The media"s one-sided reporting of the digital migration impasse has not helped matters. Journalists have seemed either unable or unwilling to separate the interests of media conglomerates from those of the public. On the contrary, they have simply tried to sell the company line as the national cause. This is not new. Research carried out in 2012 found that “the line between media owners and editors has increasingly been blurred as the latter are co-opted into the formers’ domain, meaning the editors no longer exclusively pursue professionalism.”

If poll numbers are to be believed, public trust in the media is very brittle. Over three years ago when one survey found 77 percent of respondents saying they trusted the media. Just four months after the 2013 election, this had dropped to 46 percent before rising to 68 percent in November and collapsing again to 43 percent in March last year. The lesson here? Public trust is a commodity the Kenyan media takes for granted at its peril. As Peter Oborne recently wrote in his resignation statement as chief political commentator of the UK’s Telegraph: “There is a purpose to journalism, and it is not just to entertain. It is not to pander to political power, big corporations and rich men. [The media has a] duty to tell … the truth.”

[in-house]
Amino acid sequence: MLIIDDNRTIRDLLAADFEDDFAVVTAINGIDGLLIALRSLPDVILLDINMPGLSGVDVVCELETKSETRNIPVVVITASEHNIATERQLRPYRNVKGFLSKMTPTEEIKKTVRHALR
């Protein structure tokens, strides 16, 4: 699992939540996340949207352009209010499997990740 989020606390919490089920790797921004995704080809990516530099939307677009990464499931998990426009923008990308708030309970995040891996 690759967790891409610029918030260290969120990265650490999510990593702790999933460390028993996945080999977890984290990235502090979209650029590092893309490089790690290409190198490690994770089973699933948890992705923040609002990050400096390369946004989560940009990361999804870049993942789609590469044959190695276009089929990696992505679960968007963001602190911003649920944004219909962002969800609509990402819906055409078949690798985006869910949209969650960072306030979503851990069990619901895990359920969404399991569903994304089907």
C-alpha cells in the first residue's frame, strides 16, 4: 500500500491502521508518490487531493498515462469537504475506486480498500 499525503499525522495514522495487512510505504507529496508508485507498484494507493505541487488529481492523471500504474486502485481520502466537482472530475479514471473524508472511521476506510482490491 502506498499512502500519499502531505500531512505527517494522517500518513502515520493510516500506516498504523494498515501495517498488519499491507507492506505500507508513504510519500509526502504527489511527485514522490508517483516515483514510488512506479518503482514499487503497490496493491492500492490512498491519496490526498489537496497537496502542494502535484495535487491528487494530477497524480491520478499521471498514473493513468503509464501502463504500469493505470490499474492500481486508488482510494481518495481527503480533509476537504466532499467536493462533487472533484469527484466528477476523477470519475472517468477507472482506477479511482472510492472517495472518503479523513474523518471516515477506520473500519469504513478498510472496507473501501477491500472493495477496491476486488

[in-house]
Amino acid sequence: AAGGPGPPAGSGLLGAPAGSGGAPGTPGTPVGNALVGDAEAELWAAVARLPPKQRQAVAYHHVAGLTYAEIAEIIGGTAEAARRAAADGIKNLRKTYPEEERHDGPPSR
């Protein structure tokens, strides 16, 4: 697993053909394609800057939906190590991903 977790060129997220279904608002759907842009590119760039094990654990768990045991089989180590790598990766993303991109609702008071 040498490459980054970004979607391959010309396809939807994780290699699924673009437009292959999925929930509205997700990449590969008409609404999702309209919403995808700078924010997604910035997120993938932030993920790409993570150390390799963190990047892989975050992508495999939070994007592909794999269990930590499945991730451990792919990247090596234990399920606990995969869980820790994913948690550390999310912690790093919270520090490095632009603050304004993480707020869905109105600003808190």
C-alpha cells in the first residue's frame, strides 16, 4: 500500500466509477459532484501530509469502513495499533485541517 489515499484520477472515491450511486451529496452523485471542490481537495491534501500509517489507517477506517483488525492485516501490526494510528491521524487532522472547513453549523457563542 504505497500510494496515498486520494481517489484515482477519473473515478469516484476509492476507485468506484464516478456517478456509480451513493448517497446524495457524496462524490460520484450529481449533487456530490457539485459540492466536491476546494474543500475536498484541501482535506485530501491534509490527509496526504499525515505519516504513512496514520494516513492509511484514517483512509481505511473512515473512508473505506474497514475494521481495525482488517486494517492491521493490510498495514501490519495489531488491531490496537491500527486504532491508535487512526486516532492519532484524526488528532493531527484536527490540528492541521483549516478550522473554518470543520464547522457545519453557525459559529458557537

The other reason the TV companies are losing this is that most of the country doesn't watch TV. “Starve the city dwellers and they riot; starve the peasants and they die. If you were a politician, which would you choose?" asked an aid-worker in Lloyd Timberlake’s 1988 book, Africa in Crisis. The current “crisis” has proven that not all audiences are created equal. Some matter more than others.

A relatively small, TV-owning minority punches above its weight in political terms. Two-thirds of Kenyan households do not actually own a television set, but politicians are scrambling to cater to the needs of the one-third that do, even altering their calendars to accommodate them. The launch of the OKOA Kenya campaign, for example, has been postponed until the standoff is resolved, with opposition leader, Raila Odinga, declaring “There can be no amendment of the constitution without the people and their can be no people without the media."

The fact is, despite radio being far and away the main source of news for the vast majority of Kenyans, the fact is TV is king in urban areas. The medium has overthrown the newspaper as the mediator of elite political discourse in the country.